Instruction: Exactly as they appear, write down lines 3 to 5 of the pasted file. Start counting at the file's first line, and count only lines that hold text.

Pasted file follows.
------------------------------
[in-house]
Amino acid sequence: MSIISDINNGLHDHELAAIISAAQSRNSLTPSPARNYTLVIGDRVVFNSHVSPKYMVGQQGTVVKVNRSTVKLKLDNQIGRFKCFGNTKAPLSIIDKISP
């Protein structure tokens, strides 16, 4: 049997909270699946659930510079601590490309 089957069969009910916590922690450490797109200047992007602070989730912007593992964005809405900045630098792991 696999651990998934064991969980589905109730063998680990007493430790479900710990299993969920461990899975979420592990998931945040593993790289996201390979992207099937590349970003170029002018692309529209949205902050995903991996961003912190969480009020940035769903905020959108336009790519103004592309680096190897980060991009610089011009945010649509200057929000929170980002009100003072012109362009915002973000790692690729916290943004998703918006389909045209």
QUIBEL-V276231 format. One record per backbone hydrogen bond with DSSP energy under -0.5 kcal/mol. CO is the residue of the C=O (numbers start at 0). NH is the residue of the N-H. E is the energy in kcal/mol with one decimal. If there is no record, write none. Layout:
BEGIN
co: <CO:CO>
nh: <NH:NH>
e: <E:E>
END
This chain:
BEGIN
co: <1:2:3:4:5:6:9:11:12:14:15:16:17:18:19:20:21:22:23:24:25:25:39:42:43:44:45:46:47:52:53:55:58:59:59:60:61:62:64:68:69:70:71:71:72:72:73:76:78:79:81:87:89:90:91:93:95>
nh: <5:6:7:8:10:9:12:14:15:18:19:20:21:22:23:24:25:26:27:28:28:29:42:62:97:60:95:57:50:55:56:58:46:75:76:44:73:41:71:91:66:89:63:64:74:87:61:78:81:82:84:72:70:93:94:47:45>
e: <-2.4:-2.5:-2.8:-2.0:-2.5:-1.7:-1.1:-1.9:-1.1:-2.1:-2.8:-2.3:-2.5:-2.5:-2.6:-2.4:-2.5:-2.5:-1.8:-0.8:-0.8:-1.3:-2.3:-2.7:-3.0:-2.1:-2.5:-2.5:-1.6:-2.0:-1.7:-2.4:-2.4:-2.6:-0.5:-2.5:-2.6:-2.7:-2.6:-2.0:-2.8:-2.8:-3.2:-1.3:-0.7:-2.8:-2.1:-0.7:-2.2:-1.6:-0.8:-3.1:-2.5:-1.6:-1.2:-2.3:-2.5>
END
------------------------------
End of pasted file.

């Protein structure tokens, strides 16, 4: 049997909270699946659930510079601590490309 089957069969009910916590922690450490797109200047992007602070989730912007593992964005809405900045630098792991 696999651990998934064991969980589905109730063998680990007493430790479900710990299993969920461990899975979420592990998931945040593993790289996201390979992207099937590349970003170029002018692309529209949205902050995903991996961003912190969480009020940035769903905020959108336009790519103004592309680096190897980060991009610089011009945010649509200057929000929170980002009100003072012109362009915002973000790692690729916290943004998703918006389909045209």
QUIBEL-V276231 format. One record per backbone hydrogen bond with DSSP energy under -0.5 kcal/mol. CO is the residue of the C=O (numbers start at 0). NH is the residue of the N-H. E is the energy in kcal/mol with one decimal. If there is no record, write none. Layout:
BEGIN